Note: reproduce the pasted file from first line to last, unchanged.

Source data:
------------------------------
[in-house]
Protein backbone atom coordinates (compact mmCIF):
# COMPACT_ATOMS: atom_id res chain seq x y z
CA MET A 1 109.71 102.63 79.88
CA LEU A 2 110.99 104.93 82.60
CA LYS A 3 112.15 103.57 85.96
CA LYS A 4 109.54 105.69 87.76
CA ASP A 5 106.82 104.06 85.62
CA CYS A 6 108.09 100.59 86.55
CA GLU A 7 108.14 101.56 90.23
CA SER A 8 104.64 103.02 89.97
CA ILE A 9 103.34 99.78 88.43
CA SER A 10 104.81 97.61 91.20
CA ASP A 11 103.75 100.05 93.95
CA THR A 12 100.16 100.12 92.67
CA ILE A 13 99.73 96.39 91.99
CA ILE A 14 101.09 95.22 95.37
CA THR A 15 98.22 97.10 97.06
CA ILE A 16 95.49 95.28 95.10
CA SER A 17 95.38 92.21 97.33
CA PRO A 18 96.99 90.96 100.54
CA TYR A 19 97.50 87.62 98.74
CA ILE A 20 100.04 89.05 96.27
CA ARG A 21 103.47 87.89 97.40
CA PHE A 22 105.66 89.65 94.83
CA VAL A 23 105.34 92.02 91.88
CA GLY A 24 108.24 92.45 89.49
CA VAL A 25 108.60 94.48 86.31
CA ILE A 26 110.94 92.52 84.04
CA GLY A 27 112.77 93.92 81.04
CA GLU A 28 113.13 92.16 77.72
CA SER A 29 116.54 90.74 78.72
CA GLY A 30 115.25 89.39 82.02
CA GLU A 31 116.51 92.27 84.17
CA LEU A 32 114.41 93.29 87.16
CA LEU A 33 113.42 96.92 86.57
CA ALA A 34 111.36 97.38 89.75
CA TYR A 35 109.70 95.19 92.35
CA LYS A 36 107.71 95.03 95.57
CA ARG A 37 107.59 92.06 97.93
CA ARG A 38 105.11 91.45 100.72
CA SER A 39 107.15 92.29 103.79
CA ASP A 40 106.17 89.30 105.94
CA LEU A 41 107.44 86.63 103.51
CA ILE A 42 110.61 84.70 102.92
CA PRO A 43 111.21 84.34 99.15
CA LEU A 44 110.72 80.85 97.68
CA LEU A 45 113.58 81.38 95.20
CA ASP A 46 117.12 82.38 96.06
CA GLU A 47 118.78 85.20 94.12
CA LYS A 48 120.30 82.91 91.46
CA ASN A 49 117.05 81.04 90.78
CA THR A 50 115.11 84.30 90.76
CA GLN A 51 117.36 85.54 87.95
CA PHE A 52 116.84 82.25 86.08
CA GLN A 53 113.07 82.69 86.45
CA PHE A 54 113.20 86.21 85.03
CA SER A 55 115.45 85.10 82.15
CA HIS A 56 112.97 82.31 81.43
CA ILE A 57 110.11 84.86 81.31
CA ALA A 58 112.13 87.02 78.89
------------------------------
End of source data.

[in-house]
Protein backbone atom coordinates (compact mmCIF):
# COMPACT_ATOMS: atom_id res chain seq x y z
CA MET A 1 109.71 102.63 79.88
CA LEU A 2 110.99 104.93 82.60
CA LYS A 3 112.15 103.57 85.96
CA LYS A 4 109.54 105.69 87.76
CA ASP A 5 106.82 104.06 85.62
CA CYS A 6 108.09 100.59 86.55
CA GLU A 7 108.14 101.56 90.23
CA SER A 8 104.64 103.02 89.97
CA ILE A 9 103.34 99.78 88.43
CA SER A 10 104.81 97.61 91.20
CA ASP A 11 103.75 100.05 93.95
CA THR A 12 100.16 100.12 92.67
CA ILE A 13 99.73 96.39 91.99
CA ILE A 14 101.09 95.22 95.37
CA THR A 15 98.22 97.10 97.06
CA ILE A 16 95.49 95.28 95.10
CA SER A 17 95.38 92.21 97.33
CA PRO A 18 96.99 90.96 100.54
CA TYR A 19 97.50 87.62 98.74
CA ILE A 20 100.04 89.05 96.27
CA ARG A 21 103.47 87.89 97.40
CA PHE A 22 105.66 89.65 94.83
CA VAL A 23 105.34 92.02 91.88
CA GLY A 24 108.24 92.45 89.49
CA VAL A 25 108.60 94.48 86.31
CA ILE A 26 110.94 92.52 84.04
CA GLY A 27 112.77 93.92 81.04
CA GLU A 28 113.13 92.16 77.72
CA SER A 29 116.54 90.74 78.72
CA GLY A 30 115.25 89.39 82.02
CA GLU A 31 116.51 92.27 84.17
CA LEU A 32 114.41 93.29 87.16
CA LEU A 33 113.42 96.92 86.57
CA ALA A 34 111.36 97.38 89.75
CA TYR A 35 109.70 95.19 92.35
CA LYS A 36 107.71 95.03 95.57
CA ARG A 37 107.59 92.06 97.93
CA ARG A 38 105.11 91.45 100.72
CA SER A 39 107.15 92.29 103.79
CA ASP A 40 106.17 89.30 105.94
CA LEU A 41 107.44 86.63 103.51
CA ILE A 42 110.61 84.70 102.92
CA PRO A 43 111.21 84.34 99.15
CA LEU A 44 110.72 80.85 97.68
CA LEU A 45 113.58 81.38 95.20
CA ASP A 46 117.12 82.38 96.06
CA GLU A 47 118.78 85.20 94.12
CA LYS A 48 120.30 82.91 91.46
CA ASN A 49 117.05 81.04 90.78
CA THR A 50 115.11 84.30 90.76
CA GLN A 51 117.36 85.54 87.95
CA PHE A 52 116.84 82.25 86.08
CA GLN A 53 113.07 82.69 86.45
CA PHE A 54 113.20 86.21 85.03
CA SER A 55 115.45 85.10 82.15
CA HIS A 56 112.97 82.31 81.43
CA ILE A 57 110.11 84.86 81.31
CA ALA A 58 112.13 87.02 78.89